It imposed a tax on all legal documents like newspapers and marriage licenses. Other acts like Currency Act, which banned all paper currency, the Sugar Act in efforts to try to reduce smuggling. In 1776 William Pitt took over he was a popular in the colonies. He opposed things like the Stamp Act and thought colonist had the same rights as English citizens. But after suddenly becoming sick Charles Townsend took over and he was not concerned with the rights of the colonist and he just wanted to strengthen the Parliament.
“It raised revenue without the approval of colonial assemblies and... ... middle of paper ... ...ed the First Continental Congress. They met to discuss the declaration of their rights, but were not ready to declare independence. They took a militant stance by saying “Everyone qualified to fight should learn ‘the art of war as soon as possible, and…appear under arms at least once a week” (Ayers 143). They also created an economic boycott, ending all trade with Great Britain. The Committees of Observation and Safety was made to enforce the ban on local trade through elected local committees.
The colonists refused to pay for the tea, in retaliation the British closed the port, until the damages of the Boston Tea Party were paid off.. At that point Massachusetts was put under military rule. This would complete the fear of the colonies that they would all eventually be under tyranny rule. As the tensions grew the colonists finally united on the First Continental Congress in September, 1774 and began training their army. The Declaration of Independence, written by Thomas Jefferson, was ratified on July 4th. On April 1775, in Lexington Concord, the American Revolution began.
Before the revolution, the British had incurred debt from the French-Indian War and needed to raise money: they turned to the colonies as a source of income. Without colonial consent, the British started their bid to raise revenue with the Sugar Act of 1764 which increased duties colonists would have to pay on imports into America. When the Sugar Act failed, the Stamp Act of 1765 which required a stamp to be purchased with colonial products was enacted. This act angered the colonists to no limit and with these acts, the British Empire poked at the up to now very civil colonists. The passing of the oppressive Intolerable Acts that took away the colonists’ right to elected officials and Townshend Acts which taxed imports and allowed British troops without warrants to search colonist ships received a more aggravated response from the colonist that would end in a Revolution.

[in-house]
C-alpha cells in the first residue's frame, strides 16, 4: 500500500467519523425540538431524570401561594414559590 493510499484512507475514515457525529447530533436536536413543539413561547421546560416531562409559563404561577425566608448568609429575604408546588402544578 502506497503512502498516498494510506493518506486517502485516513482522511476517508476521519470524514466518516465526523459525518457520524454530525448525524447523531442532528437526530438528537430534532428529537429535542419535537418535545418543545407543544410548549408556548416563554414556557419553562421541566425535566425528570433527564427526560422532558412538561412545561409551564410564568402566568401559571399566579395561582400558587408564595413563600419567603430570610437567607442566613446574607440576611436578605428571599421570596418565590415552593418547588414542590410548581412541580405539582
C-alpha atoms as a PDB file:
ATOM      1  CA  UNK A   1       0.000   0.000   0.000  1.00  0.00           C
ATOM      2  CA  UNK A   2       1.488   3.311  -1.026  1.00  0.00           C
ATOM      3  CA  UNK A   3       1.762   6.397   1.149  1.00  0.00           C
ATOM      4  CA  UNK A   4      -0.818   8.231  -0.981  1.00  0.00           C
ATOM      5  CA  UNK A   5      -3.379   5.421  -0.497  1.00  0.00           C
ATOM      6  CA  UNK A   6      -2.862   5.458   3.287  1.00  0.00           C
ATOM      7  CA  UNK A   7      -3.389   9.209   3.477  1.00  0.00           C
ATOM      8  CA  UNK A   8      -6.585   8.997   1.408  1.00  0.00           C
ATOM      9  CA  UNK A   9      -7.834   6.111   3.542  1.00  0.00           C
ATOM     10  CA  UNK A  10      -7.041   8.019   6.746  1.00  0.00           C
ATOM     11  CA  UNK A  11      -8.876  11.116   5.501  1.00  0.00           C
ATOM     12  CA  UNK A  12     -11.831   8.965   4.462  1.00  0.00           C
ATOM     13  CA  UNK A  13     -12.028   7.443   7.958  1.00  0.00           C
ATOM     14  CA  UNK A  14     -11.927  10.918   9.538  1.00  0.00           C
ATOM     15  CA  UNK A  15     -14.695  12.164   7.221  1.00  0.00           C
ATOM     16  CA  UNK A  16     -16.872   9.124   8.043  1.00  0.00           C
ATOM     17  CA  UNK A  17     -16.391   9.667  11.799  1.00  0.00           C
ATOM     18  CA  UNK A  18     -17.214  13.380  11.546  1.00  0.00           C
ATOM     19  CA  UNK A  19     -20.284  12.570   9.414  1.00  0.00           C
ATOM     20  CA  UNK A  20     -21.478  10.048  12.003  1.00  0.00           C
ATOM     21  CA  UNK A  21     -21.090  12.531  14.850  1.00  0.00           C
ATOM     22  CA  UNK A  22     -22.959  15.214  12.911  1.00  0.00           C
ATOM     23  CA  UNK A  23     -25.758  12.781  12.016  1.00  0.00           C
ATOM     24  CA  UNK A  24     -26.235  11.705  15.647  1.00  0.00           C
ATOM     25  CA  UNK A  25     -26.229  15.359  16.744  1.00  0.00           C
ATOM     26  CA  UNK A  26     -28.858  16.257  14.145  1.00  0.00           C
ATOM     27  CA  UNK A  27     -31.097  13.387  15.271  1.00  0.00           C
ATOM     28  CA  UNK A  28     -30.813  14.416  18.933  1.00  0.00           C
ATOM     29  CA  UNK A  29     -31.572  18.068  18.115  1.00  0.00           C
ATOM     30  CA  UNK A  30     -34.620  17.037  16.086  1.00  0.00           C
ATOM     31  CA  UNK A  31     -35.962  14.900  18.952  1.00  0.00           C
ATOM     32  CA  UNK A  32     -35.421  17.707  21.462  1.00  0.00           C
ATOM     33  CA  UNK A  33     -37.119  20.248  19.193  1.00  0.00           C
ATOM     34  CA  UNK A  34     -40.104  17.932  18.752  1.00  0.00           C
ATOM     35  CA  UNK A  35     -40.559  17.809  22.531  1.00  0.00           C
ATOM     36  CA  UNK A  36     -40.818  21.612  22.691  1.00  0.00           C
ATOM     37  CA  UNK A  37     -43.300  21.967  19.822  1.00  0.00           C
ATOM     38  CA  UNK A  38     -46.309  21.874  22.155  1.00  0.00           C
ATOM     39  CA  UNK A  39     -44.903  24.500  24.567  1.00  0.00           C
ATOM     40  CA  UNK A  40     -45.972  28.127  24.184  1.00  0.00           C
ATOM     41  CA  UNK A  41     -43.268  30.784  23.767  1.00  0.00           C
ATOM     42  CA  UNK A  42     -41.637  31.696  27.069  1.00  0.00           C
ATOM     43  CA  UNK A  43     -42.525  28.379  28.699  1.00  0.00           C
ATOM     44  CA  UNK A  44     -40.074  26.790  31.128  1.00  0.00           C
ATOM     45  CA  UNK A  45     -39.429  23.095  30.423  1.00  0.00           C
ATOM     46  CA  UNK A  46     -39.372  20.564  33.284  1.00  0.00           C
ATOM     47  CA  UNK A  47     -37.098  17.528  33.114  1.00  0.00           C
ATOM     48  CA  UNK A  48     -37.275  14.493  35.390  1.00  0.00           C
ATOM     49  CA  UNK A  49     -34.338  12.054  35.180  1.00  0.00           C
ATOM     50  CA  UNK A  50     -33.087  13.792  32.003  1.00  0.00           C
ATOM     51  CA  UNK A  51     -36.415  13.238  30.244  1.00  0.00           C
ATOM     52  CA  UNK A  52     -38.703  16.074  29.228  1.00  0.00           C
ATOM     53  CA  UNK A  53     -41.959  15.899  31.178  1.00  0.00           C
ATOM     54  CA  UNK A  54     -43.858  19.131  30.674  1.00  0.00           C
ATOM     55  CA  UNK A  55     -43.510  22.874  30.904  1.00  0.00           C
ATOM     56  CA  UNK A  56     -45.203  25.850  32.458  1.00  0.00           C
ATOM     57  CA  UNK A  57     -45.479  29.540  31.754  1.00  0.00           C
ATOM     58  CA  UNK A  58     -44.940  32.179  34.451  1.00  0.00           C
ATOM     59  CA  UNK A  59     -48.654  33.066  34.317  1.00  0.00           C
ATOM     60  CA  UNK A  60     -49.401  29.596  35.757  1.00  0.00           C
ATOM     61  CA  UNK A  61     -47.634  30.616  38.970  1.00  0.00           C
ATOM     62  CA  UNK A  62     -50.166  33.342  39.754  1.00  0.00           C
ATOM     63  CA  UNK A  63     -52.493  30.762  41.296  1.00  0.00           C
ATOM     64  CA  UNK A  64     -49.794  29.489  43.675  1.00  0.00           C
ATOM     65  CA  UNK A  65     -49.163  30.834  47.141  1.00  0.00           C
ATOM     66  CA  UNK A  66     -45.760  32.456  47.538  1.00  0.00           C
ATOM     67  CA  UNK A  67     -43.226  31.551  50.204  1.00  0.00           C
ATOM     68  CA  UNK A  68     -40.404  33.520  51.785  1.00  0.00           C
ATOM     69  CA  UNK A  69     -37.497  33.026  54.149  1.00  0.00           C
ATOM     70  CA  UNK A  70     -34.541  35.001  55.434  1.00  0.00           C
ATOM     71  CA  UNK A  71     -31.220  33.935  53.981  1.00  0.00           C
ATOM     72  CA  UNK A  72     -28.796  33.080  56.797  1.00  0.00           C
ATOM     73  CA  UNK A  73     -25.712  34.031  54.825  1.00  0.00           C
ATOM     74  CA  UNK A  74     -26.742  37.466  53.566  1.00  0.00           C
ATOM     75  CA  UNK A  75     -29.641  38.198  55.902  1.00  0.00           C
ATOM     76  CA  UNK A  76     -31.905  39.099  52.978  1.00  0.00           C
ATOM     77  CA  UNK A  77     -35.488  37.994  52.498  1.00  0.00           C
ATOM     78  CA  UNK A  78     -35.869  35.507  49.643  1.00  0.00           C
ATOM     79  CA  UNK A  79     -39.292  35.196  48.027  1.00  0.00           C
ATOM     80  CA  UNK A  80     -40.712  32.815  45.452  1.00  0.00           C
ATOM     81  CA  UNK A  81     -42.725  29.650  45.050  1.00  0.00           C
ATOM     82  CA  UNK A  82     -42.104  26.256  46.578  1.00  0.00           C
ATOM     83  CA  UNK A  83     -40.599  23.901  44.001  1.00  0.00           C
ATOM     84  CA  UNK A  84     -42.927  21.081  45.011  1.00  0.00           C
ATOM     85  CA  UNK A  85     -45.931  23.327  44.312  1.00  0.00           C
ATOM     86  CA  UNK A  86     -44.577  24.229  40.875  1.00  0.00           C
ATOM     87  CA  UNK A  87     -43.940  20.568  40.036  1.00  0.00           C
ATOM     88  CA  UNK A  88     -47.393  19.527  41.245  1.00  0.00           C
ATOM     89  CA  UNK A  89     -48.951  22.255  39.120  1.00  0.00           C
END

Factors Contributing to the Rebellion of Americans in 1776 Imagine you are an American Colonists just making ends meet as a merchant. There has recently been a war between the French and the British. During the war, you continued to trade with the enemy and smuggle goods, while your colonial assembly repeatedly refused to provide military officials with men and supplies. The war eventually ends, leaving the British with debt and expensive responsibilities to administer newly acquired territory in North America, they received from the French. Believing that the Navigation Acts should be enforced strictly and that the lightly taxed colonists should pay a share of the empire's defense costs, Parliament in March 1765 passes the Stamp Act to raise revenue.